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Orangutans found to plan, communicate future routes

Sept. 13, 2013
Courtesy of the University of Zurich
and World Science staff

Male orangutans plan their trav­el route up to a day in ad­vance and com­mu­ni­cate it to oth­er orangutans, re­search in­di­cates.

An­thro­po­l­o­gists at the Uni­vers­ity of Zu­rich found that wild-living orangutans make use of the plan­ning abil­ity to at­tract fe­males and re­pel male ri­vals. 

A male orangutan (Courtesy U. of Zurich)


For a long time it was thought that only hu­mans could an­ti­cipate fu­ture ac­tions, whe­re­as an­i­mals are caught in the he­re-and-now. 

But re­cent, clev­er ex­pe­ri­ments with great apes in zoos have shown that they re­mem­ber past events and can plan for fu­ture needs. 

The Uni­vers­ity of Zu­rich group in­ves­t­i­gated wheth­er wild apes al­so have this skill. The re­search­ers fol­lowed the apes for years through the thick trop­i­cal swamp­lands of Su­ma­tra. 

Orangutans gen­er­ally roam the for­est alone, but they do main­tain rela­t­ion­ships. Adult males some­times emit so-called “long calls,” us­ing their cheek pads to am­pli­fy sound like a meg­a­phone. 

These calls tend have some­what op­po­site ef­fects on male and female hear­ers. Females that hear a faint call tend to ap­proach. Non-dominant ma­les, on the oth­er hand, hur­ry away if they hear the call com­ing at them loud and clear.

To maximize this ef­fect, it “would make sense for the male to call in the di­rec­tion of his fu­ture whe­re­a­bouts, if he al­ready knew about them,” said re­searcher Ca­rel van Schaik of the uni­vers­ity. Con­sis­tent with this idea, the team “ob­served that the males trav­eled for sev­er­al hours in ap­prox­i­mately the same di­rec­tion as they had called.” 

In ex­treme cases, he added, long calls made around nest­ing time in the eve­ning pre­dicted the trav­el di­rec­tion at better-than-chance rates un­til the next eve­ning.

In ad­di­tion, the males of­ten an­nounced changes in trav­el di­rec­tion with a new long call, the team found. And in the morn­ing, they found, the oth­er orangutans re­acted cor­rectly to the long call of the pre­vi­ous eve­ning, even if no new long call was emitted. “Our study makes it clear that wild orangutans do not simply live in the here-and-now, but can im­ag­ine a fu­ture and even an­nounce their plans. In this sense, then, they have be­come a bit more like us,” said van Schaik.

The find­ings are pub­lished in the Sept. 11 is­sue of the jour­nal PLoS One.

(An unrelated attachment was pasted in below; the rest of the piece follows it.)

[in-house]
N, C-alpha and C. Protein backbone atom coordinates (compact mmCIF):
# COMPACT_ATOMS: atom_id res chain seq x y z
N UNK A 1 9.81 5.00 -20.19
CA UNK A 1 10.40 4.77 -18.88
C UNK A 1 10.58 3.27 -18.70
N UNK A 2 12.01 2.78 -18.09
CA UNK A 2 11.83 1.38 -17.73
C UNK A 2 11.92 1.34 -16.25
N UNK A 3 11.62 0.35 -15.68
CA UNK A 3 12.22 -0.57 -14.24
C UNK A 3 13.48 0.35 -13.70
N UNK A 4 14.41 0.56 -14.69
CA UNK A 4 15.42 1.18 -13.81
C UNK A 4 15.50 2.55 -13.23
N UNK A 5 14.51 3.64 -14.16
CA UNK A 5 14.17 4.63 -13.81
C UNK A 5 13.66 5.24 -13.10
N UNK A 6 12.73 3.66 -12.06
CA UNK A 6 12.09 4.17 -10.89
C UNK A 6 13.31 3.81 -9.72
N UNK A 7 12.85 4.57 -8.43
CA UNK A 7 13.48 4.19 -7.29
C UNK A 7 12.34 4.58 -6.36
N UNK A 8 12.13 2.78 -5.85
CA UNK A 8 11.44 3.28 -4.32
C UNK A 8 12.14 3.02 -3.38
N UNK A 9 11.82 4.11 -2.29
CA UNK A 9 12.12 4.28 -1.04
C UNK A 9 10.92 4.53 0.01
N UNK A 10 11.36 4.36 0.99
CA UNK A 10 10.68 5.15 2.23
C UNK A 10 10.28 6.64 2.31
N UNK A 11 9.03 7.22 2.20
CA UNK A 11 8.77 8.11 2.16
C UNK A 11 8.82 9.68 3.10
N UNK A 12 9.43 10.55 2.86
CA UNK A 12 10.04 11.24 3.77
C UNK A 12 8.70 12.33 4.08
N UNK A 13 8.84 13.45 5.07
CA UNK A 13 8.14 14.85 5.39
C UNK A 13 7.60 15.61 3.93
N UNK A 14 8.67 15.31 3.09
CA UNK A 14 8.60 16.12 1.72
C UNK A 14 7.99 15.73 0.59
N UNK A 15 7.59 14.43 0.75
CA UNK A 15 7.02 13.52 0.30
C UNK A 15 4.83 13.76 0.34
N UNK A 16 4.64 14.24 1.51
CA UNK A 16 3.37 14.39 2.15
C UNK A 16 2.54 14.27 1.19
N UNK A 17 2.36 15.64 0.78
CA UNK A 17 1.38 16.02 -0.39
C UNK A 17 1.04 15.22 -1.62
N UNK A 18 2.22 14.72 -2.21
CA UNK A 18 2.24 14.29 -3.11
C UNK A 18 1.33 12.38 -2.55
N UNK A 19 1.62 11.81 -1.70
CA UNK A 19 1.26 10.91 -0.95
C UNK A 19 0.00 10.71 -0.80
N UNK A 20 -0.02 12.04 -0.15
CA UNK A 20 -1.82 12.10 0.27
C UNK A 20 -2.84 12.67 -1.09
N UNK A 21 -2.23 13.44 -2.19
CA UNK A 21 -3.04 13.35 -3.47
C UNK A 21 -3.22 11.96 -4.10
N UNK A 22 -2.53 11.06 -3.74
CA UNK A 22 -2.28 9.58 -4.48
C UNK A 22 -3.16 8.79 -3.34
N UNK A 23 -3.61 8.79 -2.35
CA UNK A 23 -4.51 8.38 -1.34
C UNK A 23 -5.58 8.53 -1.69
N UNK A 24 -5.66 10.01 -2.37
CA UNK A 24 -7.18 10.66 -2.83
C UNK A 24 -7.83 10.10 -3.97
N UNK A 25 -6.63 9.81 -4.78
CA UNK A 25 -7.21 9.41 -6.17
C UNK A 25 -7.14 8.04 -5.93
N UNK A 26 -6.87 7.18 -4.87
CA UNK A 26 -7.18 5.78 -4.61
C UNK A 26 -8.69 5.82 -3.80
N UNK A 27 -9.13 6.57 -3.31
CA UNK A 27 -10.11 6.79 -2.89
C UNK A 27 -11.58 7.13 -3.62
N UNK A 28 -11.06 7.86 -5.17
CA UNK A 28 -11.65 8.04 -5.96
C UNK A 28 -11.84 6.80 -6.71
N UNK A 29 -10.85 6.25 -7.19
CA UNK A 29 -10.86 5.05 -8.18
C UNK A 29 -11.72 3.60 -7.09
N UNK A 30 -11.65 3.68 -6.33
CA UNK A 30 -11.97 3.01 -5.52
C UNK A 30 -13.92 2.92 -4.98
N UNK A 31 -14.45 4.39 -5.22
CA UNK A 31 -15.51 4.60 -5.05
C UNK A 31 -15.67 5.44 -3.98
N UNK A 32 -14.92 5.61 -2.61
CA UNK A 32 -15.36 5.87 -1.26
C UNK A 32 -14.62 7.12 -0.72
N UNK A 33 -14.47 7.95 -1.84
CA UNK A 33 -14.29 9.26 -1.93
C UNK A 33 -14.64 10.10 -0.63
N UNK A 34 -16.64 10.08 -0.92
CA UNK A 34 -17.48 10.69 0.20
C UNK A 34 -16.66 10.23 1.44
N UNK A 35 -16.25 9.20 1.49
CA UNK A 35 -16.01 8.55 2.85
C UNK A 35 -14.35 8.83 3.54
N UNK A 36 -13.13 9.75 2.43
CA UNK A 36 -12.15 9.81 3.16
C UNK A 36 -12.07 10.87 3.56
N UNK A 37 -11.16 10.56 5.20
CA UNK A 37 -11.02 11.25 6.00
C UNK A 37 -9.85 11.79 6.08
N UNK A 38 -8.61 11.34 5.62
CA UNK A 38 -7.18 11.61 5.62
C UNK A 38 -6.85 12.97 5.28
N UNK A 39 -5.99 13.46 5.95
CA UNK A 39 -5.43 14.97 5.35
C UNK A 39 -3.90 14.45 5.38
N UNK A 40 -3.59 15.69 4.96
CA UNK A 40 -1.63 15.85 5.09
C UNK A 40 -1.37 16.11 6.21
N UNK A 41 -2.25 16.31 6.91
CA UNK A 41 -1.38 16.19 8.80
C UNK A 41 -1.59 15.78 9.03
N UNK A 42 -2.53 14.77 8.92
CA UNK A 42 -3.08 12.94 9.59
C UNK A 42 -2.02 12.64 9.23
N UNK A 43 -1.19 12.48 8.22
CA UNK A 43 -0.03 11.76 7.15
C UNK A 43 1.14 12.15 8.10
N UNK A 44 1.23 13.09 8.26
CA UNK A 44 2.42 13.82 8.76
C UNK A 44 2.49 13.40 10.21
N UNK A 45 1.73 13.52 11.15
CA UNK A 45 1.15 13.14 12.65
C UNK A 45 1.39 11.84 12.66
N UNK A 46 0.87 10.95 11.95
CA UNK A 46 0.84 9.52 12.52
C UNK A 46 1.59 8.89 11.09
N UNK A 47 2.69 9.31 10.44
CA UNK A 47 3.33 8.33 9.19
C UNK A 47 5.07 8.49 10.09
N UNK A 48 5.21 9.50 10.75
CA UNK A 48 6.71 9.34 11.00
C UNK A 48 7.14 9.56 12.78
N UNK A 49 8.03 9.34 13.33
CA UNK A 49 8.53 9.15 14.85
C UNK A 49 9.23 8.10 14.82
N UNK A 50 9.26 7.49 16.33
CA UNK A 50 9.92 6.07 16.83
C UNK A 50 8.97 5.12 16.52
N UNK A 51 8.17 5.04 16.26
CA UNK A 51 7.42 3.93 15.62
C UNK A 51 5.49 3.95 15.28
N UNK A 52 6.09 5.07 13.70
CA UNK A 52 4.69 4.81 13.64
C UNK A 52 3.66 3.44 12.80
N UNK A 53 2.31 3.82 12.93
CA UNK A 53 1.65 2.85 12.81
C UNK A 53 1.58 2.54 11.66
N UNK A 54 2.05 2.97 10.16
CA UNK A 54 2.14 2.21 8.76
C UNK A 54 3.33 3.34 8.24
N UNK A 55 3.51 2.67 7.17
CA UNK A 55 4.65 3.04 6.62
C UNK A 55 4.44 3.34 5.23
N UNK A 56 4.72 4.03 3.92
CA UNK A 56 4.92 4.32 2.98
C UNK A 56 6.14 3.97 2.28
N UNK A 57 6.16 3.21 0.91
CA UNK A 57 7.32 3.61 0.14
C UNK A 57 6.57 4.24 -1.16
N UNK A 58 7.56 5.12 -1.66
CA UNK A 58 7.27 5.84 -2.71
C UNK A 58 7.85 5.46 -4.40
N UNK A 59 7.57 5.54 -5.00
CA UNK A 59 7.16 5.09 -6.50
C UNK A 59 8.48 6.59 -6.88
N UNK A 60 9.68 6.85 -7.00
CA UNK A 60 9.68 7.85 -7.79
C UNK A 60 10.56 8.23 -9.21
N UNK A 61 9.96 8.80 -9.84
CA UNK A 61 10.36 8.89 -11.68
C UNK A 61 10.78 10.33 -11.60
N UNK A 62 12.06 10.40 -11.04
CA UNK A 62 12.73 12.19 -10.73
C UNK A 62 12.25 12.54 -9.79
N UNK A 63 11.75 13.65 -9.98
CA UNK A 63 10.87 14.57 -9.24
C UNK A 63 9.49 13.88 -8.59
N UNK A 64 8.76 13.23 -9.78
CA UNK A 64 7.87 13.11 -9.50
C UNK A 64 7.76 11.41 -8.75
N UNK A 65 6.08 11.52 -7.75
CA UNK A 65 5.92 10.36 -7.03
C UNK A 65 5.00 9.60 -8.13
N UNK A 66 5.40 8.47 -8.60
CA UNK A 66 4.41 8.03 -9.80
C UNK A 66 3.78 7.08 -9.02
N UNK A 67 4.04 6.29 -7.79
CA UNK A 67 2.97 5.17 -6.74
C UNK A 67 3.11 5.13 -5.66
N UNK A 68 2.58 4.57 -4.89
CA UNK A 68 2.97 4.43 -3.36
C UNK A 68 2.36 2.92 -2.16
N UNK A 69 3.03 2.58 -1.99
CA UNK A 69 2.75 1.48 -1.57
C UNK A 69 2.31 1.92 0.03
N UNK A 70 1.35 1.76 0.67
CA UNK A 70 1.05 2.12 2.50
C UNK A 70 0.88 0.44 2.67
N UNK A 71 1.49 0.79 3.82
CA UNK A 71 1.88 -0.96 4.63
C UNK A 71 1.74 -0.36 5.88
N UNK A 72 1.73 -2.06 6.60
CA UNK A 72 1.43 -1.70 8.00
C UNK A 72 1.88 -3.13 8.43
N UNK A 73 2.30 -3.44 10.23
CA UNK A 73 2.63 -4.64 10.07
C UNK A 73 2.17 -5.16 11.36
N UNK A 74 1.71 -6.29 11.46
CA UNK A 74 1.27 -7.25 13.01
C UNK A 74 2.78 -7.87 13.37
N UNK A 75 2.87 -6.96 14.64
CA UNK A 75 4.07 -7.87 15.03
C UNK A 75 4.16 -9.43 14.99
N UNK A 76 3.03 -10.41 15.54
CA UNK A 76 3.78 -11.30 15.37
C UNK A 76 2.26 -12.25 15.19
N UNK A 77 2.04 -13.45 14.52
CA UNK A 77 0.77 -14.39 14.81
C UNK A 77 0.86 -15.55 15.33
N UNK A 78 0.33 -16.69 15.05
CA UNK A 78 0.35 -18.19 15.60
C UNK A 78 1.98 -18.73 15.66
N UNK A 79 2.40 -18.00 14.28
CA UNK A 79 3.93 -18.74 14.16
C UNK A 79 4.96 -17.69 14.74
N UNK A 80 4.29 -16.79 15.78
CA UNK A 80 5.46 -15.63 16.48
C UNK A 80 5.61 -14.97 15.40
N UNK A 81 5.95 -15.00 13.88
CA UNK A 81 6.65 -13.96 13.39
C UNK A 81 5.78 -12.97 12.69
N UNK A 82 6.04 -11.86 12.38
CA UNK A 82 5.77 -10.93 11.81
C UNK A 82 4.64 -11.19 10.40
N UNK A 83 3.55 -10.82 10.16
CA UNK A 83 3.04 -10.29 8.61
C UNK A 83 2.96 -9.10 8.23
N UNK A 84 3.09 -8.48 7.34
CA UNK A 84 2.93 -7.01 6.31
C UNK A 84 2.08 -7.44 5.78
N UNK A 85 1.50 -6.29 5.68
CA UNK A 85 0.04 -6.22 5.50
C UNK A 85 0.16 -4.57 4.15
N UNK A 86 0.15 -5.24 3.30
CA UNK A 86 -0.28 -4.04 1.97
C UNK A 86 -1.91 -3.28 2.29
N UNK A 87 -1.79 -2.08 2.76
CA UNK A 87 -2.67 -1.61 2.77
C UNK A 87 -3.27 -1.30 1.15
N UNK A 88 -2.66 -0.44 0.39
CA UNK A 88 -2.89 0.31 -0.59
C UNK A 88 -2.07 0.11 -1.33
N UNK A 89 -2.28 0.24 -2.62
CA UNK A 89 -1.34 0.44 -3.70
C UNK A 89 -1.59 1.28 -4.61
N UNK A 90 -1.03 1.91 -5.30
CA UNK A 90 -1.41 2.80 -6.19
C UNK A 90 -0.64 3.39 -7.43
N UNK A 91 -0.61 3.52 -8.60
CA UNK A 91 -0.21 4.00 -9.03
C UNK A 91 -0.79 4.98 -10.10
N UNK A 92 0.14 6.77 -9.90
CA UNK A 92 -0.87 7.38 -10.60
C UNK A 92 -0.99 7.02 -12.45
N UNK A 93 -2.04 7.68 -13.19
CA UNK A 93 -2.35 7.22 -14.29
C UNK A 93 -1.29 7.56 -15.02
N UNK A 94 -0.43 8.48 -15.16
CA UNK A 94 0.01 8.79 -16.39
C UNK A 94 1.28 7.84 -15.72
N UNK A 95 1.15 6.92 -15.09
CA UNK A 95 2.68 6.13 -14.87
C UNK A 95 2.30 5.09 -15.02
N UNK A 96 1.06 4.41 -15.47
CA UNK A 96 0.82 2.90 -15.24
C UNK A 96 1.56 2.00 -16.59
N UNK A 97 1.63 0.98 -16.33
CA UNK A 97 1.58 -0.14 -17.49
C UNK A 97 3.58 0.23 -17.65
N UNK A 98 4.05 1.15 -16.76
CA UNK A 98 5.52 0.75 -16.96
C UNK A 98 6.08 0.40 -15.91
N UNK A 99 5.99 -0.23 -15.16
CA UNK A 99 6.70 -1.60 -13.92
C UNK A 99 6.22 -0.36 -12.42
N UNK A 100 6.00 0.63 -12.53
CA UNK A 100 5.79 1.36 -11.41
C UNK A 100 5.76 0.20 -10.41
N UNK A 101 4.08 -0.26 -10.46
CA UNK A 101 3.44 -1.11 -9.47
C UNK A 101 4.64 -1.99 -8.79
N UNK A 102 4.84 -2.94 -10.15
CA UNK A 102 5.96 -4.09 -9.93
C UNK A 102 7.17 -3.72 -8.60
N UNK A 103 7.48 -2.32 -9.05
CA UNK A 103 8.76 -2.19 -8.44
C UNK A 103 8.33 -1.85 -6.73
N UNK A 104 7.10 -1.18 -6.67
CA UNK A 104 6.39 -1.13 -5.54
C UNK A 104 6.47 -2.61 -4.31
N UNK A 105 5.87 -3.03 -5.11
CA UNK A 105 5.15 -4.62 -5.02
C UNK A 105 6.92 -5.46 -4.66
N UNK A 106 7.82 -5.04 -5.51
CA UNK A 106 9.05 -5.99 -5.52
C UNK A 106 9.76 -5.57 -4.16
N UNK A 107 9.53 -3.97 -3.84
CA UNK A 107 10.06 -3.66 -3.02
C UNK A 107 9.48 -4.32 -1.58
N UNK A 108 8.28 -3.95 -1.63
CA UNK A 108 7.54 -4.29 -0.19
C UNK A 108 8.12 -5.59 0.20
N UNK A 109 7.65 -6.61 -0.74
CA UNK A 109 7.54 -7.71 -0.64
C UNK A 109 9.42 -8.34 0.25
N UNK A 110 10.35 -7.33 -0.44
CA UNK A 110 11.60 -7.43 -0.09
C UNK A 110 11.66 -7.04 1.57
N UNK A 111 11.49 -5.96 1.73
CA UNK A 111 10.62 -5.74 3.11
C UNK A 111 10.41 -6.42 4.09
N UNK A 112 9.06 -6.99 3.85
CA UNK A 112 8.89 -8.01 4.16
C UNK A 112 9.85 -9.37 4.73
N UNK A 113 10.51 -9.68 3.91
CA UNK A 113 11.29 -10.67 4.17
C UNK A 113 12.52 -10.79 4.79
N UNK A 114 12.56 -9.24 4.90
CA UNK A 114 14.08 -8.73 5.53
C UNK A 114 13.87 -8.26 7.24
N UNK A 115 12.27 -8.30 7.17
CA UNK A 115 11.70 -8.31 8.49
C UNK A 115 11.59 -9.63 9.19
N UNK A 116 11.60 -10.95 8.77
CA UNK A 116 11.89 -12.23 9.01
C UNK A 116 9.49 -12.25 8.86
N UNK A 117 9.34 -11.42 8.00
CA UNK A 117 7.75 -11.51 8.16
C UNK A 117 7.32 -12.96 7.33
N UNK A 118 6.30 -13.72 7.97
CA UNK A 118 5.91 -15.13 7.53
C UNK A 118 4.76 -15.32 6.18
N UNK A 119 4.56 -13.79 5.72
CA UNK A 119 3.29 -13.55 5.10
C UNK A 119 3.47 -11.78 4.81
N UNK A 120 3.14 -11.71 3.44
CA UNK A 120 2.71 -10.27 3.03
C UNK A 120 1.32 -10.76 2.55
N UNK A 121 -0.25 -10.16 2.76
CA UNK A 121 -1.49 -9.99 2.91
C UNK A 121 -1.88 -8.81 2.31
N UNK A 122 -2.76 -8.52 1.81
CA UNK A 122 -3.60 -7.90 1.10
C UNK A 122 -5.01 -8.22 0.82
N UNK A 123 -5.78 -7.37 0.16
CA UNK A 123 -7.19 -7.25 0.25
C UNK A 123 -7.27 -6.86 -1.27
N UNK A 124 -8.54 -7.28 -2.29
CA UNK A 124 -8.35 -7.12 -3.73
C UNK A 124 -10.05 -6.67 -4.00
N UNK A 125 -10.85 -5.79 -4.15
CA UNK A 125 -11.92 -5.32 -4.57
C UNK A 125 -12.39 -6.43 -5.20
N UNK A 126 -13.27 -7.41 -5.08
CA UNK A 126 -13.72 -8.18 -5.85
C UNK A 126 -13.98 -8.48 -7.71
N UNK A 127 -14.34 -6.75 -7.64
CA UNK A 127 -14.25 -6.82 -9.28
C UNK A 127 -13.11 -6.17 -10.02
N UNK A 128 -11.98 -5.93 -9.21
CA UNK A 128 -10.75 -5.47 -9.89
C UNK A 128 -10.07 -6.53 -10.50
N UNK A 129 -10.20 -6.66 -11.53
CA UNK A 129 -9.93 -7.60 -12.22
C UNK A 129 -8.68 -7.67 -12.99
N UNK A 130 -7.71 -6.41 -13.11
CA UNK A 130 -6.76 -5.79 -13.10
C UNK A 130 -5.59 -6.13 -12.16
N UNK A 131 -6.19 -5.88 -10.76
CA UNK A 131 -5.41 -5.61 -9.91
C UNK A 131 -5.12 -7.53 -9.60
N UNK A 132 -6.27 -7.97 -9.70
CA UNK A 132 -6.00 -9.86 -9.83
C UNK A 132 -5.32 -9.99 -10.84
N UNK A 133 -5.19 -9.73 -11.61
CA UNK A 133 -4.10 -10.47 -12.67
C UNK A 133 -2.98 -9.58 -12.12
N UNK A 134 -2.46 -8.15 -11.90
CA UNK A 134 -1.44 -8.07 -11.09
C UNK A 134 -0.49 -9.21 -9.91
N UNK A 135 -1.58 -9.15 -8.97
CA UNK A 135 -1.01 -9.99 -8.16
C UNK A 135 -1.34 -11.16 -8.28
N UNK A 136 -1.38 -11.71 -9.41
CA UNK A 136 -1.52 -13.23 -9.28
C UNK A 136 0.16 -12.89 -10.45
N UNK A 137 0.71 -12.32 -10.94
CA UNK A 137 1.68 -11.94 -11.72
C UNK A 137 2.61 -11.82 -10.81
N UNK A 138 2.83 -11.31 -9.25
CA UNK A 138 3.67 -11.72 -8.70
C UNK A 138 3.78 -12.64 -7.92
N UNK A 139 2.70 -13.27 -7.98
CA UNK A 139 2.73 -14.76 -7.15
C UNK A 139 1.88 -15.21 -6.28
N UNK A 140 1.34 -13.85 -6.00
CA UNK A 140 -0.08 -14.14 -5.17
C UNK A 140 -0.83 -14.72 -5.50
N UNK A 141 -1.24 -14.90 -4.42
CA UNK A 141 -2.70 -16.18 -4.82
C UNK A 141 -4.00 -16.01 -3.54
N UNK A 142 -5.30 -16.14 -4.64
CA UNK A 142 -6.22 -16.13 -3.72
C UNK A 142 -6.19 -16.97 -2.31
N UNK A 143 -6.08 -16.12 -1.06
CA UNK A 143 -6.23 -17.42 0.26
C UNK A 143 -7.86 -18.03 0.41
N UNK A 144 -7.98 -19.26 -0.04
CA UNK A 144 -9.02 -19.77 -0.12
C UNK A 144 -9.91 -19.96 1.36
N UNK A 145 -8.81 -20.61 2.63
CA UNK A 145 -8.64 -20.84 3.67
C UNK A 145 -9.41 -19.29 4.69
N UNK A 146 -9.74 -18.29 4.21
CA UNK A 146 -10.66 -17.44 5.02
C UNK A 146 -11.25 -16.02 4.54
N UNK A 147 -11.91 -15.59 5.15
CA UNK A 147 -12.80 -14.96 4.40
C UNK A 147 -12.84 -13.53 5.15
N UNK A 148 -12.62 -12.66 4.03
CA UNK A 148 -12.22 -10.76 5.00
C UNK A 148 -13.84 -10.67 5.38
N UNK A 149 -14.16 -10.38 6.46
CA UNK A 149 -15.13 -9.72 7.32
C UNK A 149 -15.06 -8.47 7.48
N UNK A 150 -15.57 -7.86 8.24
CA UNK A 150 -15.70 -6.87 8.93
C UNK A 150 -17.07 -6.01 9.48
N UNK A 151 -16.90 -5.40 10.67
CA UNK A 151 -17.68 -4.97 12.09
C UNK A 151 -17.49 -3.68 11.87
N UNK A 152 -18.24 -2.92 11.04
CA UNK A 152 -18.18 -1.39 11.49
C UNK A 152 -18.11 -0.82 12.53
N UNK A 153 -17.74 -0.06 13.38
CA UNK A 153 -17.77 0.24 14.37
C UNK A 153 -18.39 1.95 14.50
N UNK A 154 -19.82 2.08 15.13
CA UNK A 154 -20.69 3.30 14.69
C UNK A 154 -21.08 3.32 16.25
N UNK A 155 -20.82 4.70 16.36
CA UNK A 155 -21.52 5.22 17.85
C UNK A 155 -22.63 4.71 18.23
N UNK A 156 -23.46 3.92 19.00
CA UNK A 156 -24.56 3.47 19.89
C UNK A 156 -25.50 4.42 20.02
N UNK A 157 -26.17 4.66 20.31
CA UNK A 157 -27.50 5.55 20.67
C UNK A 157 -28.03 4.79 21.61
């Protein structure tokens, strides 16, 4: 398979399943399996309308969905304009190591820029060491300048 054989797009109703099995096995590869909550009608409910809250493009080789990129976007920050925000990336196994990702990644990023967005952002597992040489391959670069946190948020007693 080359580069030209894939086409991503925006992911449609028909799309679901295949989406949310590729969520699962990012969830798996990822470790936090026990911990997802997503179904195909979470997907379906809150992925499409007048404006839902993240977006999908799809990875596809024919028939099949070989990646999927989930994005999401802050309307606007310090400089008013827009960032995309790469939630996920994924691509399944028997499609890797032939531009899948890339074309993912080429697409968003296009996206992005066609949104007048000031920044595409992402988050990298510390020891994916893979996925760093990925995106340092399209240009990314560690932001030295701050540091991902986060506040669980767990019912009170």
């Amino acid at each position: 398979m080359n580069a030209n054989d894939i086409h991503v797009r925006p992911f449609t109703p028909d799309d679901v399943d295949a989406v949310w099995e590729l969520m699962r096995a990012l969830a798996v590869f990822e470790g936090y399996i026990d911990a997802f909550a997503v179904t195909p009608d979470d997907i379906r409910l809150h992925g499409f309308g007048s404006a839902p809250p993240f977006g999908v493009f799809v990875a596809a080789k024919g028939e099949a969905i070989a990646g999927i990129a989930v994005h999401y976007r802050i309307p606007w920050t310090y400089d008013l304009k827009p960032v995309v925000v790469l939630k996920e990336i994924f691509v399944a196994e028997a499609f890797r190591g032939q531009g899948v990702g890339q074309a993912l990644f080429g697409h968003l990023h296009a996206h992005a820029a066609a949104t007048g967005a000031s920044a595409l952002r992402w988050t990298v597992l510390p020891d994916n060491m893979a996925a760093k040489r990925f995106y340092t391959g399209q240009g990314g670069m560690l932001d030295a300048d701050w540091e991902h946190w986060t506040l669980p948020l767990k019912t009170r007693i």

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Male orangutans plan their travel route up to a day in advance and communicate it to other orangutans, research indicates. Anthropologists at the University of Zurich found that wild-living orangutans make use of the planning ability to attract females and repel male rivals. For a long time it was thought that only humans could anticipate future actions, whereas animals are caught in the here-and-now. But recent, clever experiments with great apes in zoos have shown that they do remember past events and can plan for their future needs. The University of Zurich group investigated whether wild apes also have this skill, following them for several years through the dense tropical swamplands of Sumatra. Orangutans generally roam the forest alone, but they do maintain relationships. Adult males sometimes emit so-called “long calls,” using their cheek pads to amplify sound like a megaphone. These calls tend have somewhat opposite effects on male and female hearers. Females that hear a faint call tend to approach. Non-dominant males, on the other hand, hurry the opposite way if they hear the call coming at them loud and clear. “To optimize the effect of these calls, it thus would make sense for the male to call in the direction of his future whereabouts, if he already knew about them,” said researcher Carel van Schaik of the university. “We then actually observed that the males traveled for several hours in approximately the same direction as they had called.” In extreme cases, he added, long calls made around nesting time in the evening predicted the travel direction at better-than-chance rates until the next evening. In addition, the males often announced changes in travel direction with a new long call, the team found. And in the morning, they found, the other orangutans reacted correctly to the long call of the previous evening, even if no new long call was emitted. “Our study makes it clear that wild orangutans do not simply live in the here and now, but can imagine a future and even announce their plans. In this sense, then, they have become a bit more like us,” said van Schaik. The findings are published in the Sept. 11 issue of the journal PLoS One.